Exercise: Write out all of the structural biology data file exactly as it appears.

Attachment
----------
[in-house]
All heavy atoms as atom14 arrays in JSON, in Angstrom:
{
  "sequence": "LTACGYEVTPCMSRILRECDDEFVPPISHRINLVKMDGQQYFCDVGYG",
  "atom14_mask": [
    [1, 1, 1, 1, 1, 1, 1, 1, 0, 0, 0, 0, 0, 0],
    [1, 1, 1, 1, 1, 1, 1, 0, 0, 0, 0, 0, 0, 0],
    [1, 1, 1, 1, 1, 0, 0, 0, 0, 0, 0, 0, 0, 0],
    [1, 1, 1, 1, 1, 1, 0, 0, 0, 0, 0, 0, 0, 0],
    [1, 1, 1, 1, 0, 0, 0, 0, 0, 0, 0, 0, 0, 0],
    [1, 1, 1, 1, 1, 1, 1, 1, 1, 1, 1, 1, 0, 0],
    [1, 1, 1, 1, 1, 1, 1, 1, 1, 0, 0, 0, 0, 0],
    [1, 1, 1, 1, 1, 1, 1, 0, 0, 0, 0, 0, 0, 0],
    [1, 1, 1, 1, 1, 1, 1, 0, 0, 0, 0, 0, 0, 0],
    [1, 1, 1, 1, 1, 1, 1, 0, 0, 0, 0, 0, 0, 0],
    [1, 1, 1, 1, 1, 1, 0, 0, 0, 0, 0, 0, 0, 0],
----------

[in-house]
All heavy atoms as atom14 arrays in JSON, in Angstrom:
{
  "sequence": "LTACGYEVTPCMSRILRECDDEFVPPISHRINLVKMDGQQYFCDVGYG",
  "atom14_mask": [
    [1, 1, 1, 1, 1, 1, 1, 1, 0, 0, 0, 0, 0, 0],
    [1, 1, 1, 1, 1, 1, 1, 0, 0, 0, 0, 0, 0, 0],
    [1, 1, 1, 1, 1, 0, 0, 0, 0, 0, 0, 0, 0, 0],
    [1, 1, 1, 1, 1, 1, 0, 0, 0, 0, 0, 0, 0, 0],
    [1, 1, 1, 1, 0, 0, 0, 0, 0, 0, 0, 0, 0, 0],
    [1, 1, 1, 1, 1, 1, 1, 1, 1, 1, 1, 1, 0, 0],
    [1, 1, 1, 1, 1, 1, 1, 1, 1, 0, 0, 0, 0, 0],
    [1, 1, 1, 1, 1, 1, 1, 0, 0, 0, 0, 0, 0, 0],
    [1, 1, 1, 1, 1, 1, 1, 0, 0, 0, 0, 0, 0, 0],
    [1, 1, 1, 1, 1, 1, 1, 0, 0, 0, 0, 0, 0, 0],
    [1, 1, 1, 1, 1, 1, 0, 0, 0, 0, 0, 0, 0, 0],